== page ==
With the mechanics fully explained, the main question that exists is “why?” What benefit is there to toiling away and gathering resources? This is the main question that still remains unanswered. You will earn Coupons for your efforts which can be exchanged for better tools and items, but all in the service of performing the same tasks. You can build a house, but these are pre-designed houses; not the player-constructed fantasy projects that you would get in the likes of Minecraft and Terraria. The full game may have these areas fleshed out, but it wasn’t clear in the beta what the point of it all was.

If anything, the aim of the game seems to be cooperation between you and the online players who have taken residence in the same town. Your resources go into a pile in the centre of town, which everyone can use to build the town bigger. The buildings you can create are pre-designed constructions, so every town will have a town hall, bus stop, subway tunnel, a few samey-looking houses and a smattering of monuments, if they last long enough. During my time with the beta, I travelled to several different towns and, despite a few variances with building placements, they all looked the exactly the same. Building an identikit house next to another player is hardly an incentive to keep playing.

The bus service sometimes drops you off in a random location where there is no Island, though. Upon arriving in a flat, featureless landscape, I got off the bus, half-expecting to see a prompt or an Island in the distance. As I disembarked, the bus drove off, leaving me stranded until I sank into The Void. I’m not sure if this was a bug, or something that I as a player missed, but it seemed to epitomise the pointlessness of the game perfectly.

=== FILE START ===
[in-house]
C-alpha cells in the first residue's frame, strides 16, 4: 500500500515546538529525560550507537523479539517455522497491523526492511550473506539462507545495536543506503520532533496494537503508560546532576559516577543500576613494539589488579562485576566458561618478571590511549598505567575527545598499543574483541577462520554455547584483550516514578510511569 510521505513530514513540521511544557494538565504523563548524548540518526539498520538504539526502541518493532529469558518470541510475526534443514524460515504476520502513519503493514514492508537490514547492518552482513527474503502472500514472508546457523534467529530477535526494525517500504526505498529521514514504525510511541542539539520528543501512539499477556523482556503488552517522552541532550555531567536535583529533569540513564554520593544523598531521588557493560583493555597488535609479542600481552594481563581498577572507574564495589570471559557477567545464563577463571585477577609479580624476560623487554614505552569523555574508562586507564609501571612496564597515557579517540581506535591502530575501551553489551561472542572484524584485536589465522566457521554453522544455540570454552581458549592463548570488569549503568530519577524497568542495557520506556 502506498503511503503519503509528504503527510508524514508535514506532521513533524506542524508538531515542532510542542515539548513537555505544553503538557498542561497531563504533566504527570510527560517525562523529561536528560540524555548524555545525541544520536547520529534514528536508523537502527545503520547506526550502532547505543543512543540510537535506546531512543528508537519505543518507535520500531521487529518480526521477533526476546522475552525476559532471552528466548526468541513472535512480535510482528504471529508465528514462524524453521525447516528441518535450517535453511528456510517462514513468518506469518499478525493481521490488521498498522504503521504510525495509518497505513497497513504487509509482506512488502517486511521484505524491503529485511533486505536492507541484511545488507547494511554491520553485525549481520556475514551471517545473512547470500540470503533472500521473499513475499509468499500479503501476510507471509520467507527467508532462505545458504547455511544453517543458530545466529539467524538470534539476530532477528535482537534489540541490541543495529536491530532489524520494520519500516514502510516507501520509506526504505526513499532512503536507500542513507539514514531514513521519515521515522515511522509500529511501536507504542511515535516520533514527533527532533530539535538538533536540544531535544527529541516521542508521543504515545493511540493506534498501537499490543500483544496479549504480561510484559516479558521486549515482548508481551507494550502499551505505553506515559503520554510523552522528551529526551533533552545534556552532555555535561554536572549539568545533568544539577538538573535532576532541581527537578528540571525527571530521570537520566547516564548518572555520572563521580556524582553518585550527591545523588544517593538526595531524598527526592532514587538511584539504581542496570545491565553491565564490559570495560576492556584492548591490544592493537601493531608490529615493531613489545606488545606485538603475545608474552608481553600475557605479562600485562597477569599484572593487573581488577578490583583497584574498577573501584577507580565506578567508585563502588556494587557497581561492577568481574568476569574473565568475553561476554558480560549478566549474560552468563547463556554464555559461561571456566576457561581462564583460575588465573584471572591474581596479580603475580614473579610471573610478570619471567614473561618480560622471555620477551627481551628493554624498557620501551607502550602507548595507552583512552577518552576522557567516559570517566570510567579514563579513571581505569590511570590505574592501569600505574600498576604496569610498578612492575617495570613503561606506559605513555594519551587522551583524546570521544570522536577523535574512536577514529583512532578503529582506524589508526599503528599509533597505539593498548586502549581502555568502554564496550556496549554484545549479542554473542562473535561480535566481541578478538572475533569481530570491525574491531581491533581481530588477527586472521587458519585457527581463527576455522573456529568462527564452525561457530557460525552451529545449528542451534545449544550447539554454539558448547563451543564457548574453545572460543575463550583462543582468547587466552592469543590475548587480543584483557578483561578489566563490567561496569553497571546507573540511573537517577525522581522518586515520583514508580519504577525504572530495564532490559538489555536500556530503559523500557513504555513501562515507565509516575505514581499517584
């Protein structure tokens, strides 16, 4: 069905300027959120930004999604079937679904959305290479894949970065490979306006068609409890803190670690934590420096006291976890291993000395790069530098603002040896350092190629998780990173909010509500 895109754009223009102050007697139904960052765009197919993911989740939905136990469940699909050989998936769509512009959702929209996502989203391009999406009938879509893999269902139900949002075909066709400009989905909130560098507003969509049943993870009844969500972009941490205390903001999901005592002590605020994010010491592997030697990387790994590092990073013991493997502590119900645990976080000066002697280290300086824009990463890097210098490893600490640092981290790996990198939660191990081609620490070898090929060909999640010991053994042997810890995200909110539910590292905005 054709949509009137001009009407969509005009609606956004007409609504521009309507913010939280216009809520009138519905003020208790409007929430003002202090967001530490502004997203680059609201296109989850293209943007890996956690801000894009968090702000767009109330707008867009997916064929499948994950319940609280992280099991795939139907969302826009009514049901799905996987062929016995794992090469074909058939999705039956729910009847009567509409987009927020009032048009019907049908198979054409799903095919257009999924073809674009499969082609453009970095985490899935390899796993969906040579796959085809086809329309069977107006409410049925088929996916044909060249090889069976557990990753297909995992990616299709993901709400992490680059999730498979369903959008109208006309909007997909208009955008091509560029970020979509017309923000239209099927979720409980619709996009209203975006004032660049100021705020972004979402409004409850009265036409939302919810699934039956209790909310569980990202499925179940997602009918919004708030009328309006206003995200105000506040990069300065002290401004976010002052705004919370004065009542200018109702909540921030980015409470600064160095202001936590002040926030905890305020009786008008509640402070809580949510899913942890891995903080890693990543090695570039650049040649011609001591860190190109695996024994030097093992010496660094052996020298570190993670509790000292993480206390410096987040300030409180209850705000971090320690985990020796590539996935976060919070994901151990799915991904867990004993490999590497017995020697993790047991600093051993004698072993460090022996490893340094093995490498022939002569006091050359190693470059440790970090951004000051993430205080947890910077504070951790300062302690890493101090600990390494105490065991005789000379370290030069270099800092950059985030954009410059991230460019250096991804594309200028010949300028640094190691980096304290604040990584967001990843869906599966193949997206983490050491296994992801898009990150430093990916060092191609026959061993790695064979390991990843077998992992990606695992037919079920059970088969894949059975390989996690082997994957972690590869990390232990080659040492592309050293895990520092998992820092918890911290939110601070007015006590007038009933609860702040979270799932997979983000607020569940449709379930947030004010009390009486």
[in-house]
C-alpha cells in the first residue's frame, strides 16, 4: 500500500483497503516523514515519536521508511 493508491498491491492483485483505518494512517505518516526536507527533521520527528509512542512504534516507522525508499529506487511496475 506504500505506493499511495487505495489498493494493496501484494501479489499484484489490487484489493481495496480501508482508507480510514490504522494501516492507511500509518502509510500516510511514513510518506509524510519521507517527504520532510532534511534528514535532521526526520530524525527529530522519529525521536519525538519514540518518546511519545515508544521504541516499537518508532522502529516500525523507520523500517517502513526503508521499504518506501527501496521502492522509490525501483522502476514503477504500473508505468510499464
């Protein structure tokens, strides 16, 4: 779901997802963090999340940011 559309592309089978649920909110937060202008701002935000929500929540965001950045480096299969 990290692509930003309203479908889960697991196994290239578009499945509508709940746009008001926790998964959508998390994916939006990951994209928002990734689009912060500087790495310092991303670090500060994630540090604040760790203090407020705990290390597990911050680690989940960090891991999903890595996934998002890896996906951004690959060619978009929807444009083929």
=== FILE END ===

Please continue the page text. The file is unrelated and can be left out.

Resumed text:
Interestingly, there are several monsters roaming the void that will sometimes attack the town. This will mean that you’ll need to repair any damaged buildings to make them functional again, should they be attacked. Monsters that I came across included giant flying bats, spiders, and Godzilla-like creatures. These monsters will just amble through town and attack buildings for no apparent reason, and you’ll usually see them edging over the horizon with plenty of time before they reach you. There are no win or lose conditions to these encounters, and no particular benefit to defeating the monsters other than defending the town. To aid in the defence, the town can construct sentry guns, but it actually seems quicker and easier to just repair the damage these monsters cause, provided you have the resources to do so. It seems that weapons will be unlockable later in the game, which might make this aspect a little easier to handle.

While the game certainly has appeal through its attractively bleak, Soviet stylings, The Tomorrow Children just doesn’t feel as if it has much purpose. Nearly everything that it does can be done elsewhere, with an infinitely larger amount of customization and player creativity. While the full game may offer much more than what was on display here, The Tomorrow Children will need to do something pretty spectacular to keep its comrades committed to the cause.